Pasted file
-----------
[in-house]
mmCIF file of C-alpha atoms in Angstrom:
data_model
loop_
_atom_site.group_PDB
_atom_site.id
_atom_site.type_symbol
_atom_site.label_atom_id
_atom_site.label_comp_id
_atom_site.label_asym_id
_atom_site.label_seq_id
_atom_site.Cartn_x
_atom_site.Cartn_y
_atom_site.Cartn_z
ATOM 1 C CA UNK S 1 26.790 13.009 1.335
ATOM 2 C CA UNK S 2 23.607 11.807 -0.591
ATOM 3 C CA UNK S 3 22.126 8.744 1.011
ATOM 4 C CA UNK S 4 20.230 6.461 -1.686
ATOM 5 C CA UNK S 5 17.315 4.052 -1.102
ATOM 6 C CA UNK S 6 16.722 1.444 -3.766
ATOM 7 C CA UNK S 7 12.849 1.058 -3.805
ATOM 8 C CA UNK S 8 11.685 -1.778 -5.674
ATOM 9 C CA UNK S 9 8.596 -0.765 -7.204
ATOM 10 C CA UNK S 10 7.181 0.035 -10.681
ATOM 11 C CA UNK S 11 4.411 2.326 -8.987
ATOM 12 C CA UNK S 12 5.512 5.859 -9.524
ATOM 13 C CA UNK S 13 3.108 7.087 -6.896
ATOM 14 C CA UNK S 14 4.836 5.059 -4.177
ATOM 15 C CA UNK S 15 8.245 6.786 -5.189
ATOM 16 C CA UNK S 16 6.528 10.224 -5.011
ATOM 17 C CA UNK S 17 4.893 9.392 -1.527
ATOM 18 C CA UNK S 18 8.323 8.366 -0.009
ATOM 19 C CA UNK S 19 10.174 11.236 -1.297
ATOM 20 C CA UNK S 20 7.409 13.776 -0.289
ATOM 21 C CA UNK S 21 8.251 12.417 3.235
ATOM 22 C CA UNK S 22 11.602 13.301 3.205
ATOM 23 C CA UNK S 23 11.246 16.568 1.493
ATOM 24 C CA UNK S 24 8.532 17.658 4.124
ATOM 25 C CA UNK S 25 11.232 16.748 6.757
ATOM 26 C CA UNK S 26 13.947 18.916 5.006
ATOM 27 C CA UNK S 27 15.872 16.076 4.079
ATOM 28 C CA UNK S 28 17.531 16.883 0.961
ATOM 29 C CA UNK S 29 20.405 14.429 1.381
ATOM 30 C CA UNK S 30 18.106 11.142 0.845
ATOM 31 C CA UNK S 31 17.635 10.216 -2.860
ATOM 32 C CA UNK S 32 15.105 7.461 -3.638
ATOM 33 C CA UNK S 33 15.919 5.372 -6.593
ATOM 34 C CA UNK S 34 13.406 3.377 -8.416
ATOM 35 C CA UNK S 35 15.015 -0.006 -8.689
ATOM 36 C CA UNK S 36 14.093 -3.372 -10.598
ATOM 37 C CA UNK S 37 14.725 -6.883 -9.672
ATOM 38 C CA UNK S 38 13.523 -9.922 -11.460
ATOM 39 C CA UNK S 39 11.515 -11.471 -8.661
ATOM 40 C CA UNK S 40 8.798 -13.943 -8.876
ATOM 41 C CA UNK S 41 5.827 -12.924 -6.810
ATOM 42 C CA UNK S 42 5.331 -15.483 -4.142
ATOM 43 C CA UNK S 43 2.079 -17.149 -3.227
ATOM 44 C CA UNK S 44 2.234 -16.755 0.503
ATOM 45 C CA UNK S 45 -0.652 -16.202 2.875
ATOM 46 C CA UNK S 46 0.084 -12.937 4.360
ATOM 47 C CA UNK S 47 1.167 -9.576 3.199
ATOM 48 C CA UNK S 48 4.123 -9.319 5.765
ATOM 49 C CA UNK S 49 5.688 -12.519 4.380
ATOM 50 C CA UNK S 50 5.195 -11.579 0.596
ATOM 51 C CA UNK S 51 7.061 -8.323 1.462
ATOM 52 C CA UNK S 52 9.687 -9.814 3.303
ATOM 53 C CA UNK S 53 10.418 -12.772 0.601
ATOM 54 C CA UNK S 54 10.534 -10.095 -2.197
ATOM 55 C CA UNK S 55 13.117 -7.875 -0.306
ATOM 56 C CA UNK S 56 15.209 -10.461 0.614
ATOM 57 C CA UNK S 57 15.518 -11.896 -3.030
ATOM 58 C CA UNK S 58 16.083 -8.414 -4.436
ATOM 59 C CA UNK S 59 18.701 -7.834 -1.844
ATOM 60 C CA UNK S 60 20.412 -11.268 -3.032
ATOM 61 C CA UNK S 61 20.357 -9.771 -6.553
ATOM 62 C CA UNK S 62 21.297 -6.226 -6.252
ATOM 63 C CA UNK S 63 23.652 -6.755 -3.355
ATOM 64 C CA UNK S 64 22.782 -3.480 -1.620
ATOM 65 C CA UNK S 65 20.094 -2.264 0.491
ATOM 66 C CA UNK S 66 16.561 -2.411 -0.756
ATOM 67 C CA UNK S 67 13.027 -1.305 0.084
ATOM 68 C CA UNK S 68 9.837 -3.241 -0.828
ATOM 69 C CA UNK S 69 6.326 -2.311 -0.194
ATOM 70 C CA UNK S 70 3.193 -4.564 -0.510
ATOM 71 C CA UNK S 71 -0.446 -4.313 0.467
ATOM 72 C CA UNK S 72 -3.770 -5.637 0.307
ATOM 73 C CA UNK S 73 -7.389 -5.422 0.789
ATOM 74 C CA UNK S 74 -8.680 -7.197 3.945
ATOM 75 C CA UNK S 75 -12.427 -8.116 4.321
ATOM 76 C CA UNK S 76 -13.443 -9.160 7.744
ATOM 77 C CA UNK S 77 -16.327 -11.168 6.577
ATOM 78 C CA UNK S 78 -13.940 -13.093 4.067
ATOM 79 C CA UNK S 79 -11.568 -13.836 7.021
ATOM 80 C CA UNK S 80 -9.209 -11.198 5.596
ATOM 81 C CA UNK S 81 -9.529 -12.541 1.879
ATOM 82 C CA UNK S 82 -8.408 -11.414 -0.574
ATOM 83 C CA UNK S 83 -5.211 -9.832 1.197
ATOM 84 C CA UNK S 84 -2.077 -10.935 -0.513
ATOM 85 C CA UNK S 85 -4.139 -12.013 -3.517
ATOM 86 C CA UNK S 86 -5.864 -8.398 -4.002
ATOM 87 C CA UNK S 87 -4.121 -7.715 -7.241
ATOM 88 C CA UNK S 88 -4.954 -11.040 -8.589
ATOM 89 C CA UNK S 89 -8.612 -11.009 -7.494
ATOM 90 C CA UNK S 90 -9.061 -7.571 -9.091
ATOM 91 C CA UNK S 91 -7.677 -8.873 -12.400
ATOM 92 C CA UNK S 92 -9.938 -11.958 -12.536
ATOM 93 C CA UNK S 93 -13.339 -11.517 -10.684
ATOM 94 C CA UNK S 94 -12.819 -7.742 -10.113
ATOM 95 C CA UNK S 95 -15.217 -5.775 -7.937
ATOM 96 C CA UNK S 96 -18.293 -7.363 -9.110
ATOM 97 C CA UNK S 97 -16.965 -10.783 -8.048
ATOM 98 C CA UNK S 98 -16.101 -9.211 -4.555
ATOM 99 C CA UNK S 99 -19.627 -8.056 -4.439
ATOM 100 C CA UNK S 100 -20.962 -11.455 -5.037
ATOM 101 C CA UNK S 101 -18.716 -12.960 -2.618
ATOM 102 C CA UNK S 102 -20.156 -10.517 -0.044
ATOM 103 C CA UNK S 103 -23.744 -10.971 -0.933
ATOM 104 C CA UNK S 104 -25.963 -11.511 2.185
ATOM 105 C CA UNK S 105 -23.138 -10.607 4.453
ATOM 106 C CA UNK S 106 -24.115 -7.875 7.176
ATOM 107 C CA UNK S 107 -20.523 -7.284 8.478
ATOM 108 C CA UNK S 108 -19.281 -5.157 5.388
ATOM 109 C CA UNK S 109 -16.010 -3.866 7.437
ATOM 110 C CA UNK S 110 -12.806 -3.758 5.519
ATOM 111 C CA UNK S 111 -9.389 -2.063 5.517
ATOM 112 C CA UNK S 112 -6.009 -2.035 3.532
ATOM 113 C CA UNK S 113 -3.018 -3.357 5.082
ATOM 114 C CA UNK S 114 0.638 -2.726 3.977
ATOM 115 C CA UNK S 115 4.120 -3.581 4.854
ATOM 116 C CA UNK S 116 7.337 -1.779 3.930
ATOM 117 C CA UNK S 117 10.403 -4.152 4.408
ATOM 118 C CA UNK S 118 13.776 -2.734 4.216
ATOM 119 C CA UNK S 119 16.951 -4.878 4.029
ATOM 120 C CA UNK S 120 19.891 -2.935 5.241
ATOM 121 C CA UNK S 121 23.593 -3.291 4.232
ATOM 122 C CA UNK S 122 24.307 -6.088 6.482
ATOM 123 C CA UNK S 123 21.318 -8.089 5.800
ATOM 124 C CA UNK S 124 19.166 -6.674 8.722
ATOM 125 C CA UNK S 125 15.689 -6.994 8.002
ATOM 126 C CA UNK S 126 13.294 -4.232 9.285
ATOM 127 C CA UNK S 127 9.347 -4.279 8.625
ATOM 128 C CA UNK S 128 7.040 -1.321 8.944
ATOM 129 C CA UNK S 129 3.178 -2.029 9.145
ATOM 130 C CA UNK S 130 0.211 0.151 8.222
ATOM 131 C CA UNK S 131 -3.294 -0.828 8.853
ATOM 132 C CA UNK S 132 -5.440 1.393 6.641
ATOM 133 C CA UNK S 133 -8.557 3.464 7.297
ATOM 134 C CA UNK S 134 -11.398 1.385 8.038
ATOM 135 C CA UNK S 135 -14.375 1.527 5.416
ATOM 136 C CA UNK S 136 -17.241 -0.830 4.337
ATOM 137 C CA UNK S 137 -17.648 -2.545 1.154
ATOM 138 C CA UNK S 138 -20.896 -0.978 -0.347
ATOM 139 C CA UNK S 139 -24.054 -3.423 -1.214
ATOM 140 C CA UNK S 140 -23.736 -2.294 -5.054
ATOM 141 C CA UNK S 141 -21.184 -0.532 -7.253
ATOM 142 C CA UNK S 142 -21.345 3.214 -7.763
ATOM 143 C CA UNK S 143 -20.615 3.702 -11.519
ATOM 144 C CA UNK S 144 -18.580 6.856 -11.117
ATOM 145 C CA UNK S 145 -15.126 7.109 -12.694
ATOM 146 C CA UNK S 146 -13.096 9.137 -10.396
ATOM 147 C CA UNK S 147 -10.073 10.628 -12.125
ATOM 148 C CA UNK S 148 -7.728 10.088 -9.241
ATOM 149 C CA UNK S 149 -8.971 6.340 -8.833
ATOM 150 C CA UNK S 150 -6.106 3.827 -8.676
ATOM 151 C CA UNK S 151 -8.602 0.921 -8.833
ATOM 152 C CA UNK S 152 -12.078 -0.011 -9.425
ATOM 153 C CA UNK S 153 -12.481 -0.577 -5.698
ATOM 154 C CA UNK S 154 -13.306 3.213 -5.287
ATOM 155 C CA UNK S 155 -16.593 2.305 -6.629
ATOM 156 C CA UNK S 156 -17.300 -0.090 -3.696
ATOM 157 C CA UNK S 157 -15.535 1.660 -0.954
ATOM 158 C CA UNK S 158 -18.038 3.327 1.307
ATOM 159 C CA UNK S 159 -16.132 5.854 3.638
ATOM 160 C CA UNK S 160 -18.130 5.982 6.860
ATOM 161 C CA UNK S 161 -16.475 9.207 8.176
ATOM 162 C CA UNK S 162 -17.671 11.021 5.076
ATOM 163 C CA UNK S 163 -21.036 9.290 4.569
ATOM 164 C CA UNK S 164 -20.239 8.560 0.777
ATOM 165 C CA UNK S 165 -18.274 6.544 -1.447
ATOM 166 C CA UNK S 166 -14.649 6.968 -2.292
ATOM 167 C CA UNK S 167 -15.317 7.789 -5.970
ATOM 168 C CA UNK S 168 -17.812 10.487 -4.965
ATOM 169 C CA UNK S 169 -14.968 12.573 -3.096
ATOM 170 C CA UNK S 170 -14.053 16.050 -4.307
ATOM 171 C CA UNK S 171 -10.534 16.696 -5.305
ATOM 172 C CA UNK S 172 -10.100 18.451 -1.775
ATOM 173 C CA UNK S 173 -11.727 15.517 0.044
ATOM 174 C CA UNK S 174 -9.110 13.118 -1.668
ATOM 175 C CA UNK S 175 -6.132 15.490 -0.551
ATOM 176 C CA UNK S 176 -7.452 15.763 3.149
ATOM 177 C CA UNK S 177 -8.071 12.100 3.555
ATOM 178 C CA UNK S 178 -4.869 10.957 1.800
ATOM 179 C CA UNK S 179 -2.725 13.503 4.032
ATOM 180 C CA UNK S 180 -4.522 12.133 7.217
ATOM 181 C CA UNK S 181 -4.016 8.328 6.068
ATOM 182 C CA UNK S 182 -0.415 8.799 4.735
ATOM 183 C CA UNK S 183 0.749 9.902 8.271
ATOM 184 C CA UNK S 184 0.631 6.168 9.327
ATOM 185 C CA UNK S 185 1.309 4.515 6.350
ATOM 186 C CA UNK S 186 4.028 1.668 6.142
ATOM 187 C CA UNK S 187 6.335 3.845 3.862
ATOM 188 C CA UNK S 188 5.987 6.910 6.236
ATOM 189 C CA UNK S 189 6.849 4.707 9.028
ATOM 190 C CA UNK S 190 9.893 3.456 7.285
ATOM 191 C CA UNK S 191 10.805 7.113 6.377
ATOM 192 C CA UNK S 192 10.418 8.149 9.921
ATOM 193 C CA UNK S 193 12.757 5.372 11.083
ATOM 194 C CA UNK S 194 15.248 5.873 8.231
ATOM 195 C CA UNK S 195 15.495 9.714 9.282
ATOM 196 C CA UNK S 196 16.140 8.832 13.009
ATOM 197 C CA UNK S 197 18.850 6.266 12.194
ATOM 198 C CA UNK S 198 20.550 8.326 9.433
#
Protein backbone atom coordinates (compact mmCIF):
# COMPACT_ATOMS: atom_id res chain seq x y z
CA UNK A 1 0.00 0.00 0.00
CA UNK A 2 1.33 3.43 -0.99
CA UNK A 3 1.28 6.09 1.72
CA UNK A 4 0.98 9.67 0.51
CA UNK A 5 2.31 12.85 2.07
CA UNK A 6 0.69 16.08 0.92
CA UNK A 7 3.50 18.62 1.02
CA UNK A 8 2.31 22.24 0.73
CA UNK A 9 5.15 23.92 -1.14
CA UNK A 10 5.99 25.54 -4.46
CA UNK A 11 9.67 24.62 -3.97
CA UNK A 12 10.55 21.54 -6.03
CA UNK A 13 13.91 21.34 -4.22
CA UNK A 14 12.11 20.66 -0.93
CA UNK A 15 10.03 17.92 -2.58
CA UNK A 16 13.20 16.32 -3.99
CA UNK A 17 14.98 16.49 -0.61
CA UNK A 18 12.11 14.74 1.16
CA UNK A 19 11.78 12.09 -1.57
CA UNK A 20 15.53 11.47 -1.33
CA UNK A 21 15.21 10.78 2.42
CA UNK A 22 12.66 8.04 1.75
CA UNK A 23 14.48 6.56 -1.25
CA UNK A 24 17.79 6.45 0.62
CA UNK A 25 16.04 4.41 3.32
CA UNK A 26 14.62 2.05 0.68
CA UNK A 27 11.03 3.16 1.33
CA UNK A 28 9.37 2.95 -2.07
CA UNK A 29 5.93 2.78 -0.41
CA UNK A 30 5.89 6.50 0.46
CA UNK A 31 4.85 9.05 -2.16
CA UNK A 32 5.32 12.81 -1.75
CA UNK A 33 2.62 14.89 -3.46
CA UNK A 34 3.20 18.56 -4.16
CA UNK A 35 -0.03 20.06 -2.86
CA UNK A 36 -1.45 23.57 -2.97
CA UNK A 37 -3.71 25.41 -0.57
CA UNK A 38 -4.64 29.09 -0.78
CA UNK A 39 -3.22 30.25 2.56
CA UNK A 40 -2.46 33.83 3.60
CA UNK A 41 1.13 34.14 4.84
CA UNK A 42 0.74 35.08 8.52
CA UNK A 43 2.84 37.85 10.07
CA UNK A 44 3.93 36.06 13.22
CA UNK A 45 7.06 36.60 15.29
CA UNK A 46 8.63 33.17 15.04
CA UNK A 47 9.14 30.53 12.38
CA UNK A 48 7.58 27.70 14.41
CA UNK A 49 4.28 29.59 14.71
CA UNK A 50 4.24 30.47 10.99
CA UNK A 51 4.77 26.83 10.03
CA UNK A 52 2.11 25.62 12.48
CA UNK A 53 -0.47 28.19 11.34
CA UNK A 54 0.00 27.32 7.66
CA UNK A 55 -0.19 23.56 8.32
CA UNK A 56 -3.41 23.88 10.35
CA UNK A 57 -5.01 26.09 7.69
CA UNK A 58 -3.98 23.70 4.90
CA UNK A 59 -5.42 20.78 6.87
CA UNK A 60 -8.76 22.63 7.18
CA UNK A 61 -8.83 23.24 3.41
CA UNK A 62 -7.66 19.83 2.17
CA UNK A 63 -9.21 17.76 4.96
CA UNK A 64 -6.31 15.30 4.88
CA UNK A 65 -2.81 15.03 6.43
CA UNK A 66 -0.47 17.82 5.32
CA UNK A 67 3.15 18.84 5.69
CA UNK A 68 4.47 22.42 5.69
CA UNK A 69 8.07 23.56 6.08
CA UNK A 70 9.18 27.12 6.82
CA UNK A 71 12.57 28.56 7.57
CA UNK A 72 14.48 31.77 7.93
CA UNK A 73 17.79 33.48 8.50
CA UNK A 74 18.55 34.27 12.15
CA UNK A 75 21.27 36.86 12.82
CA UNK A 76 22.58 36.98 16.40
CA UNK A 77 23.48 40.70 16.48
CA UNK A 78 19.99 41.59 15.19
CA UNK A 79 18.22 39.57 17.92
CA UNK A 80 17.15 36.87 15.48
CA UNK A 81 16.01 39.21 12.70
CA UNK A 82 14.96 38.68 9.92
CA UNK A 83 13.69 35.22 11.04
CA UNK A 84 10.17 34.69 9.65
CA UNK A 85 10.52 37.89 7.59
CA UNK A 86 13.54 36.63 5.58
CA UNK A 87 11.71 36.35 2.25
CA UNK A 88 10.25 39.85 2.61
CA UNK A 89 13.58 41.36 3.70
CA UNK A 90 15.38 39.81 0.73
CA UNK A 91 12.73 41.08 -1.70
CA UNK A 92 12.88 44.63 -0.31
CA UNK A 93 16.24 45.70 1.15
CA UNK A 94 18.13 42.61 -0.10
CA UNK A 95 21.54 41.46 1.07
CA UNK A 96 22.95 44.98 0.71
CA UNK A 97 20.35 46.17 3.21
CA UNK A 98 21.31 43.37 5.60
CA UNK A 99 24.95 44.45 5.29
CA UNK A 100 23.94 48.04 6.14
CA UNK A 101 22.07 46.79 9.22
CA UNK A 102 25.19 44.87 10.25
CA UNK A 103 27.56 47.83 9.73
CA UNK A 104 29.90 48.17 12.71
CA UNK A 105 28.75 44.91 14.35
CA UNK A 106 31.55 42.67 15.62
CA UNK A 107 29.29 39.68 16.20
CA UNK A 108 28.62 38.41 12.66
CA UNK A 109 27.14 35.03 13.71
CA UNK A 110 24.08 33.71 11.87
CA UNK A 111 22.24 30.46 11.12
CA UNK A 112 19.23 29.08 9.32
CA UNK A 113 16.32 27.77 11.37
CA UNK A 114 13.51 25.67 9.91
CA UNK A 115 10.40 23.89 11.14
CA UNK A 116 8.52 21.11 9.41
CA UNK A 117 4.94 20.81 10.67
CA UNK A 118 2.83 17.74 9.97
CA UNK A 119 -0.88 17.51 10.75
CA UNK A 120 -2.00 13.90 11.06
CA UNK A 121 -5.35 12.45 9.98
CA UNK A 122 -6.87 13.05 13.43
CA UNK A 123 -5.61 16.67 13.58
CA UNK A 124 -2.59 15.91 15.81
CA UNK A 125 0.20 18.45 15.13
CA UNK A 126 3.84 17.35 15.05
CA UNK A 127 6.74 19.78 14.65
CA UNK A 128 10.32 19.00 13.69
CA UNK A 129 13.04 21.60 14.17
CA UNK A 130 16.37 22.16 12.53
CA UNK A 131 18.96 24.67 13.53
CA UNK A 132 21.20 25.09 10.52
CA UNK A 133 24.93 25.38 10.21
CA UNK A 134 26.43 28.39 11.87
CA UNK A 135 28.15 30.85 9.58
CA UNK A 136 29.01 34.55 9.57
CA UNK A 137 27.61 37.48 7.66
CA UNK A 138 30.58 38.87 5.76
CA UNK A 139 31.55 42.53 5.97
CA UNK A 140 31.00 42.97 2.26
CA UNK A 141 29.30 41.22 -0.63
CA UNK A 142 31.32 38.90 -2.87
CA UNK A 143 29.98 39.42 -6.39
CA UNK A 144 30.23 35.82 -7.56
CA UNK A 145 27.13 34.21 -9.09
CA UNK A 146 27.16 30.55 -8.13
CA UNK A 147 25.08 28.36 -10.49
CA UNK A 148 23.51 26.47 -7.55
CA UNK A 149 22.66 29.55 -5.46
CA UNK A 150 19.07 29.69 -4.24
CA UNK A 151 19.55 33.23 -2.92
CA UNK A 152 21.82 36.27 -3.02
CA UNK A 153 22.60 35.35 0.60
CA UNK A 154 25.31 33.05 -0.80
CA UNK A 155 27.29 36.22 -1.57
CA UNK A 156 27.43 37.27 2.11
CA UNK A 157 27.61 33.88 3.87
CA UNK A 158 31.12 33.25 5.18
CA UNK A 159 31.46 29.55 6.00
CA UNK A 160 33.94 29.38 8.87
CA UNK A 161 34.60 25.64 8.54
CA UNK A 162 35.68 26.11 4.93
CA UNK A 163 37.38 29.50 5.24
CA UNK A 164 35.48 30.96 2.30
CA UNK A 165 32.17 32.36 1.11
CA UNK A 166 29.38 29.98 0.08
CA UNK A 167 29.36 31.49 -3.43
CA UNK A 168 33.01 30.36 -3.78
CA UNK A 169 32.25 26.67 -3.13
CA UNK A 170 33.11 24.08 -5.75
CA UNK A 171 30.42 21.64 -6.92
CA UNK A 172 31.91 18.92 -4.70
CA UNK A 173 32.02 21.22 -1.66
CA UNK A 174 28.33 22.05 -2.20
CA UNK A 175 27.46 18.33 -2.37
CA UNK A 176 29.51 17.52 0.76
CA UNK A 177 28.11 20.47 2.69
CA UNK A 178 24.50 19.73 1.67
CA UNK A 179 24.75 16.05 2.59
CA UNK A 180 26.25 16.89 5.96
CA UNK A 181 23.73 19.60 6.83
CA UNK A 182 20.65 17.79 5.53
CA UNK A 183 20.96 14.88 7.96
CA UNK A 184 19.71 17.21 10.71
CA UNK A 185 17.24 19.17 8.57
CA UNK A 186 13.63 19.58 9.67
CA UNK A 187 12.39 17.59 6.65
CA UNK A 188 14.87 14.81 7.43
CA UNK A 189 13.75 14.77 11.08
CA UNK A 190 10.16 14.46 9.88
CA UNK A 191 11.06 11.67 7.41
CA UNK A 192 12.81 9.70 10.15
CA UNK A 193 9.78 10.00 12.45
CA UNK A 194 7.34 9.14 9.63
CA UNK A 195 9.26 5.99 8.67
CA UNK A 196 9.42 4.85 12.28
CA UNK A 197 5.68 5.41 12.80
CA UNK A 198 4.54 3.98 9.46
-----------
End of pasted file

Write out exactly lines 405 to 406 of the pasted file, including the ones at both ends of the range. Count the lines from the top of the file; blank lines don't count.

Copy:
CA UNK A 190 10.16 14.46 9.88
CA UNK A 191 11.06 11.67 7.41